Two questions hang over the World Gymnastics Championships men’s team final on Wednesday.
Can Japan end China’s dynasty?
How much will the loss of three Olympians impact the U.S.?
China has won six straight World Championships and the last two Olympics, its reign dating to 2006.
Japan finished second each time, but it appeared en route to gold at the 2014 Worlds in China until a clutch final high bar routine lifted the Chinese to the title by one tenth of a point. That marked the smallest margin of victory by a men’s or women’s team at an Olympics or Worlds since the sport threw out the perfect-10 scoring system a decade ago.
Japan’s confidence must be higher this week in Glasgow, Scotland, given it qualified first into the team final by 1.857 points over China.
However, if one adds up all the scores in qualifying by gymnasts who will contest the team final, China would beat Japan by .508.
Japan, led by five-time World all-around champion Kohei Uchimura, continues to look to preserve its heritage as the sport’s greatest dynastic nation.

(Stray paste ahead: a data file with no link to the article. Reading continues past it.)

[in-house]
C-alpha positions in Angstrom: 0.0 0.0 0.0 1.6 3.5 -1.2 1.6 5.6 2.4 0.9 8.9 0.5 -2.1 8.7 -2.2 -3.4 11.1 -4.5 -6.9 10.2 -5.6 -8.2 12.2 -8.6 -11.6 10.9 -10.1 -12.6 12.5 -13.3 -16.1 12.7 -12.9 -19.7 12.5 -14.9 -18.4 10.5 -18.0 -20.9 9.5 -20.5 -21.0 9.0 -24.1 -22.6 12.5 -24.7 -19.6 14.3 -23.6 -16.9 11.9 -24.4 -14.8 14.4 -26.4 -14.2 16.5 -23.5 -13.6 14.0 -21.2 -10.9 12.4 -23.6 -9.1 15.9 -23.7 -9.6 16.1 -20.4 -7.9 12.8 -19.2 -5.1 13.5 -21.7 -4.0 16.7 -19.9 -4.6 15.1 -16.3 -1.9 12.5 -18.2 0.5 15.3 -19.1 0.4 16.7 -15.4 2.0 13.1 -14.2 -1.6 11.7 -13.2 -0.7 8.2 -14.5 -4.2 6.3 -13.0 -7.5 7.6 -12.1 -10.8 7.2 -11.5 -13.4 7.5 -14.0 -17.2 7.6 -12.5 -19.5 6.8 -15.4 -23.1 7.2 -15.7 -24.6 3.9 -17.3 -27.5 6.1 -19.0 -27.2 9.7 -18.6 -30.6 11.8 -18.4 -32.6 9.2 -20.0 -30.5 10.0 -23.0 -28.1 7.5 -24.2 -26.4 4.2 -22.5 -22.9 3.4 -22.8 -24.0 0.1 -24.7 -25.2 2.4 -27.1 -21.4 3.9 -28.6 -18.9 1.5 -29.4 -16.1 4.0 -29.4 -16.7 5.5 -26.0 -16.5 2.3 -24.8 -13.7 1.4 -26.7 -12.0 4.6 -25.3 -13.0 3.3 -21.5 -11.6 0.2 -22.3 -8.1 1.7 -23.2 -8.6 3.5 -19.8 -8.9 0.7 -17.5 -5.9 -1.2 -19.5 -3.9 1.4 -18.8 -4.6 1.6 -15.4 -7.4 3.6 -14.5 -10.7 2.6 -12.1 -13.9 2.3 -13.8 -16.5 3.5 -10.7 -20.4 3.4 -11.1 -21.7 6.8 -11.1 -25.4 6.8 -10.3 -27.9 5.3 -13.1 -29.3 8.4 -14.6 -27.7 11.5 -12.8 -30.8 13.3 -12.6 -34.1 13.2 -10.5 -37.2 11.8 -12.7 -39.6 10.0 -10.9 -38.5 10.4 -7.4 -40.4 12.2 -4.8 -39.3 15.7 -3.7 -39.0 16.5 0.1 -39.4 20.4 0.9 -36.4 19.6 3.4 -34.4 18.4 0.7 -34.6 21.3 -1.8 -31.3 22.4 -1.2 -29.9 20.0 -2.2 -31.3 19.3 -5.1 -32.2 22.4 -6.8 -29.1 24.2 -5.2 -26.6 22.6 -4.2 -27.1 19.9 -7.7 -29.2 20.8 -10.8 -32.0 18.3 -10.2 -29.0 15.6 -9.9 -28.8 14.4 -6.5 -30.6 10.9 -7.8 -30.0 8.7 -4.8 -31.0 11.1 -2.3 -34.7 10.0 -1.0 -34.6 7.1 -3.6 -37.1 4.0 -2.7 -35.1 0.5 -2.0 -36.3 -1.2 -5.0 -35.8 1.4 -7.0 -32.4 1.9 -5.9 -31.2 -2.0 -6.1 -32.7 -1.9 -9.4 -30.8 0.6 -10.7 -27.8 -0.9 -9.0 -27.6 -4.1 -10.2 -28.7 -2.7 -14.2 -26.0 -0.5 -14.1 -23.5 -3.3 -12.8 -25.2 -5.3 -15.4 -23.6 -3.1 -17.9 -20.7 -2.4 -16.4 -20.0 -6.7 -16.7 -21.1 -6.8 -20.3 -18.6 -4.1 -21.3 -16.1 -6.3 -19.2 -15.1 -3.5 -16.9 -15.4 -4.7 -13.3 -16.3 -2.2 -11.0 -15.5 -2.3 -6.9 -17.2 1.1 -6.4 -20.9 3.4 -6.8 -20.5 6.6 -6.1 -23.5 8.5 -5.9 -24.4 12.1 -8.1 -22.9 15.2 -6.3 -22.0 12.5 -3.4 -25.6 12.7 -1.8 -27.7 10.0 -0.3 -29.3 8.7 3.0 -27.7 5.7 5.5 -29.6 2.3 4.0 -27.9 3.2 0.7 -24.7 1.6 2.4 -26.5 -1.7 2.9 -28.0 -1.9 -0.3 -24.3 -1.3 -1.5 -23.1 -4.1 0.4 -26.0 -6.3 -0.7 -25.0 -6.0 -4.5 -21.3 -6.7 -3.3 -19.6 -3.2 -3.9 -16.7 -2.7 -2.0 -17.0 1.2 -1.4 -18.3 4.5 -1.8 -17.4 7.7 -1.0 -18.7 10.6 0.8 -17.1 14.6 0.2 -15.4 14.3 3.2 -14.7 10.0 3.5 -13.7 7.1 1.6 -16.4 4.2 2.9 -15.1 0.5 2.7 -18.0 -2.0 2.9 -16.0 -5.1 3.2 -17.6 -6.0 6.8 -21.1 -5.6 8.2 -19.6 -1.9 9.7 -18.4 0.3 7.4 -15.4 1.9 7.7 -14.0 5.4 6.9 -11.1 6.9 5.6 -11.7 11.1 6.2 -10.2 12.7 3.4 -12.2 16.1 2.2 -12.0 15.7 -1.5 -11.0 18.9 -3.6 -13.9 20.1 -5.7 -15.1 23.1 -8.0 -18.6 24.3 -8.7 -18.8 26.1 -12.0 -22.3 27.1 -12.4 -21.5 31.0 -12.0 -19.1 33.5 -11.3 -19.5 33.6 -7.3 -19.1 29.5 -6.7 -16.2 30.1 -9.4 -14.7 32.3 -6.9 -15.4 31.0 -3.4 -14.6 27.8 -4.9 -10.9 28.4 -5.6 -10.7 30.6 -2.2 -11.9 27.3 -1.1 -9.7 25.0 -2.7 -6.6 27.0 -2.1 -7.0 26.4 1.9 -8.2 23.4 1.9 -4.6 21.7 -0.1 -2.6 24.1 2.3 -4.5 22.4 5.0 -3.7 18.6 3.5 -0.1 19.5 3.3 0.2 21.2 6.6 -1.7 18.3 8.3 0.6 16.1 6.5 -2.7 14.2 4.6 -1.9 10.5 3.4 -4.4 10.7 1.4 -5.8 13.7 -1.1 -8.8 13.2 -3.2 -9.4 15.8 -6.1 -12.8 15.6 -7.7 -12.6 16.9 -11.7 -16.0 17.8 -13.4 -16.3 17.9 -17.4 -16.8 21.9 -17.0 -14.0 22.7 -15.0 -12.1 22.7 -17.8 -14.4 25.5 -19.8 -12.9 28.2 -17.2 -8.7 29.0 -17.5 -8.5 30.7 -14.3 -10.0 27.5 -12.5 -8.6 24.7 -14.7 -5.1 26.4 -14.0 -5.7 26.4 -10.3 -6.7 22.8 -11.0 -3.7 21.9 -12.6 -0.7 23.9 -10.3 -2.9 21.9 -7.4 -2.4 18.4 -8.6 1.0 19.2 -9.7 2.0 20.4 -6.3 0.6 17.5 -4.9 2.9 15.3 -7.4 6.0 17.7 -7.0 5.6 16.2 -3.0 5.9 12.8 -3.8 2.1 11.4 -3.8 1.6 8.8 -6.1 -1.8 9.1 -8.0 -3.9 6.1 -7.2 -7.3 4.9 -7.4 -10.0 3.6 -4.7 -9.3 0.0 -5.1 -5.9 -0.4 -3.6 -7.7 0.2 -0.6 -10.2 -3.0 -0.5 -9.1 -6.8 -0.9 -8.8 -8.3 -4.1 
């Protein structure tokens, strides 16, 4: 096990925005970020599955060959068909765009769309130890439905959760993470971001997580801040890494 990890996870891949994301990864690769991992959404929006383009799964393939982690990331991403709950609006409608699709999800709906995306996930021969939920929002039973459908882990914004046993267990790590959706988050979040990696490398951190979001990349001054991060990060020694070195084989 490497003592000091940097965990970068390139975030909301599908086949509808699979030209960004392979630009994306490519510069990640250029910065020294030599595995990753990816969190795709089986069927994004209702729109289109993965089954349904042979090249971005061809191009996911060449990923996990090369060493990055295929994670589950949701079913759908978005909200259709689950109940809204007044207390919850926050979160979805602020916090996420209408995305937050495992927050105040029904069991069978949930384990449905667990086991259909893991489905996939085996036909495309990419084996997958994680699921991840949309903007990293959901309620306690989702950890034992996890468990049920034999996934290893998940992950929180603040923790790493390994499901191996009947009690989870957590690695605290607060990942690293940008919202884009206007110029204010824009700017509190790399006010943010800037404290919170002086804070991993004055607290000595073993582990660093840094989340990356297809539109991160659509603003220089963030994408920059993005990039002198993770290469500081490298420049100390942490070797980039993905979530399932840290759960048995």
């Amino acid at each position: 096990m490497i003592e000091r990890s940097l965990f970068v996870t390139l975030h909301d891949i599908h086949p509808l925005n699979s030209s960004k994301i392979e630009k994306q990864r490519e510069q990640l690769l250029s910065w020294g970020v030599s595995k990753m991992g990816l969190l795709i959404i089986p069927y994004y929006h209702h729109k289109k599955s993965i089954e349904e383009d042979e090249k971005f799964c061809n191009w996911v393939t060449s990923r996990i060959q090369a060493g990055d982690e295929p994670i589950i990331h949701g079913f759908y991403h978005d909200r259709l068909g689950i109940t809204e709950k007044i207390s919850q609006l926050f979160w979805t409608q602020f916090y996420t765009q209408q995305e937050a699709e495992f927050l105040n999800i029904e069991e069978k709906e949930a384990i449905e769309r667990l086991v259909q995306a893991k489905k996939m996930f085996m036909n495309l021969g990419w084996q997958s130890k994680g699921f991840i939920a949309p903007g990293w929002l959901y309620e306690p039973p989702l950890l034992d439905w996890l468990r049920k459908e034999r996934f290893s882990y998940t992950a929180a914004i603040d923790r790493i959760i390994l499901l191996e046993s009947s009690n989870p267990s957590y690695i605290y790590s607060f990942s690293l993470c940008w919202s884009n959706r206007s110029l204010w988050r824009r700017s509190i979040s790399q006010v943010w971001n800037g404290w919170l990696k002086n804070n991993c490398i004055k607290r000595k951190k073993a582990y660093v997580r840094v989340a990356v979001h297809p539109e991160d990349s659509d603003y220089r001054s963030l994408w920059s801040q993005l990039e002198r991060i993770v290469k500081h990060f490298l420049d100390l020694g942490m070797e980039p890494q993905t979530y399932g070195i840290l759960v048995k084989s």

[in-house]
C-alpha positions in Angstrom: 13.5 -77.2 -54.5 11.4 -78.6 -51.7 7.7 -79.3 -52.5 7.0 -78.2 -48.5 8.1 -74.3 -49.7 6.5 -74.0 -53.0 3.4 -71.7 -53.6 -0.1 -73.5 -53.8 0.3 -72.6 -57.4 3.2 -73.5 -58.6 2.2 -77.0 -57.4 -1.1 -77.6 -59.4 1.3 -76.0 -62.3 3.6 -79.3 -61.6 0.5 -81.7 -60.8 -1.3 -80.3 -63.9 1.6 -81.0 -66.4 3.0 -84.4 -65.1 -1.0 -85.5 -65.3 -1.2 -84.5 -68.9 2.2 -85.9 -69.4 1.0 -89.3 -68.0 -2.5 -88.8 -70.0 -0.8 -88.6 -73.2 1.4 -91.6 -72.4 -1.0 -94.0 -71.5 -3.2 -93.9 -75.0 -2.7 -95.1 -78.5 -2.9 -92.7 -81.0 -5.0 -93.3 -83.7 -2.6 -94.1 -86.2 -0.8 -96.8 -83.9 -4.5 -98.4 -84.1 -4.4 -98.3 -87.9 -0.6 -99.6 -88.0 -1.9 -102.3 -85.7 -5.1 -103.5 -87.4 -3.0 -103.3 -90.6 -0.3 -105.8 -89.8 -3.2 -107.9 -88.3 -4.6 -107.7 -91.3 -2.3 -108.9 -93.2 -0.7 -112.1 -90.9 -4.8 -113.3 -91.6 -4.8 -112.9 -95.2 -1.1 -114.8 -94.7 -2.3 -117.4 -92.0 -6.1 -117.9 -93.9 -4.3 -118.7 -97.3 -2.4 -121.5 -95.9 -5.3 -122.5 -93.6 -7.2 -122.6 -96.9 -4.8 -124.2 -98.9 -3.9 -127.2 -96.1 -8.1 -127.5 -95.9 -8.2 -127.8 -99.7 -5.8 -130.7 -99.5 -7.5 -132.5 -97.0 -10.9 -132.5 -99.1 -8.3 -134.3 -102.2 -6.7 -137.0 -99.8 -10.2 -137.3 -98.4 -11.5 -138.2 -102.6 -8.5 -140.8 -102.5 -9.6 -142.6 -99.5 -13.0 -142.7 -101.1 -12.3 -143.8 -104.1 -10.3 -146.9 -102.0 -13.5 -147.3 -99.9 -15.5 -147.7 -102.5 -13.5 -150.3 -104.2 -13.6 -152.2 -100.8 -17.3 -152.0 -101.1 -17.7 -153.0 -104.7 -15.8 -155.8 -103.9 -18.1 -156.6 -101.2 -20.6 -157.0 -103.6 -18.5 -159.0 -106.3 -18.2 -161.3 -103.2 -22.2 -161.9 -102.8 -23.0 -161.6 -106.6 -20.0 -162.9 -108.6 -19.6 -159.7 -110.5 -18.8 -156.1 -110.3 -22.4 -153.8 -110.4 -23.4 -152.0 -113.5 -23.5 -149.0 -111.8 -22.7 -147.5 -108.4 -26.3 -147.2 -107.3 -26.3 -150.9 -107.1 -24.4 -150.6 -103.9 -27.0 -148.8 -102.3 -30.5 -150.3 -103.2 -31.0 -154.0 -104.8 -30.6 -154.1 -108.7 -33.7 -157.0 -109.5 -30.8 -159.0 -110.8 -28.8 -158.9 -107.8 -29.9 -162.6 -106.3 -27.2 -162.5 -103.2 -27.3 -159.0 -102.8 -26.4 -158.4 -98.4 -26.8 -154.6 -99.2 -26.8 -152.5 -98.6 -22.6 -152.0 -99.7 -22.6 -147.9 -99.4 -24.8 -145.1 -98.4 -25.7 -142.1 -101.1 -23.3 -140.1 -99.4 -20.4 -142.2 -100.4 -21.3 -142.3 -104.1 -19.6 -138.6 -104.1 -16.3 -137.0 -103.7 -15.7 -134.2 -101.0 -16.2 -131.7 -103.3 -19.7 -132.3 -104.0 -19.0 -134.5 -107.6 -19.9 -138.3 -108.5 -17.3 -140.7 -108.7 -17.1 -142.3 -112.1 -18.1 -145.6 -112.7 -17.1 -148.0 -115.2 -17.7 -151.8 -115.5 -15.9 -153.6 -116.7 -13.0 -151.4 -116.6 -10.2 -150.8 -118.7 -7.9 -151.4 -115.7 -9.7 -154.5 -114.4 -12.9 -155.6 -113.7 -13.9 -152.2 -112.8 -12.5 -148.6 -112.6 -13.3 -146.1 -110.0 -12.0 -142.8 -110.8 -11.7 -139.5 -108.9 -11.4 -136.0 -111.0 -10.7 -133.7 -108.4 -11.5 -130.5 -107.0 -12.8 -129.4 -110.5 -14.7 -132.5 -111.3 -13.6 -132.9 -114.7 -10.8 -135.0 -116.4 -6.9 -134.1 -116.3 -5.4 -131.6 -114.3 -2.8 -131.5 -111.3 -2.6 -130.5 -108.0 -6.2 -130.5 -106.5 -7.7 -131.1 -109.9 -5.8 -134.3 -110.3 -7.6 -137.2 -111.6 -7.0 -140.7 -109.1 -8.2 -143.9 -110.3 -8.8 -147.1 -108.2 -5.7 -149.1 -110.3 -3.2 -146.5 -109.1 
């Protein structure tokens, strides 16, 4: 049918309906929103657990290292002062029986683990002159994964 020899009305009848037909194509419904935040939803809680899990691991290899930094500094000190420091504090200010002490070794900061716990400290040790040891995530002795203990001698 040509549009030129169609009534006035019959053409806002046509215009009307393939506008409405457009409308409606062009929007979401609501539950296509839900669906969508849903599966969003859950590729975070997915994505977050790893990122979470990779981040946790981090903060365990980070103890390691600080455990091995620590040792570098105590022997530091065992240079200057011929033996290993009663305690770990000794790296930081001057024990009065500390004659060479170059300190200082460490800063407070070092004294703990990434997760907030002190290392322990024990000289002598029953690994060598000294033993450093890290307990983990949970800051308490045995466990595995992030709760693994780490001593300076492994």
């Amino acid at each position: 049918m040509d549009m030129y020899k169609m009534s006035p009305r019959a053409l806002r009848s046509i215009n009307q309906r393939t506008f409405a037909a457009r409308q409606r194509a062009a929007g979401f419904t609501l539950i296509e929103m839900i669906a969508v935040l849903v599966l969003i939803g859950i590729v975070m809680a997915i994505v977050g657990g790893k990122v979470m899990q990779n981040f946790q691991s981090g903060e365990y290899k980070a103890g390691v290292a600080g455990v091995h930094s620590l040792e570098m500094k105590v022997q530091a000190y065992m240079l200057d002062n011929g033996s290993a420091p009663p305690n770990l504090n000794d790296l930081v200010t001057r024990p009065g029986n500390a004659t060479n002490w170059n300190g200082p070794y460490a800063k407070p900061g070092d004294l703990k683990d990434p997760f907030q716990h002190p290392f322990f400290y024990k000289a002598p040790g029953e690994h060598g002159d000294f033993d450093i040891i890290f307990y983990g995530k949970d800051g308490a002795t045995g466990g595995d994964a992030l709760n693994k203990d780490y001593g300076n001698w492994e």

Japan captured every Olympic and World title from 1960 through 1978, when Worlds were once every four years, but China is gaining.
Uchimura, arguably the greatest gymnast in history, has repeated that he values a team gold medal over an individual all-around title. He is going on all six events Wednesday, which he didn’t do in 2014.
The bronze-medal conversation usually starts with the U.S., but that isn’t the case this year. Great Britain and Russia easily topped the Americans in qualifying, to no surprise.
The U.S., which finished between third and fifth at every Olympics and Worlds since 2007, is without its three best gymnasts from 2014 — Olympians Sam Mikulak, John Orozco and Jacob Dalton — all injured.
The depleted Americans impressed some just by qualifying for this team final (and the Olympics) by finishing in the top eight in qualifying on Monday. They were fifth, led by Olympic all-around bronze medalist Danell Leyva, who also qualified fourth into Thursday’s individual all-around final.
Donnell Whittenburg, who was fourth in all-around qualifying in his Worlds debut in 2014 but tumbled to 17th in the final, will be the busiest U.S. man in the team final. The powerful Maryland native will compete on five of six events, looking to better his qualifying performance that was 4.5 points shy of his 2014 qualifying total.
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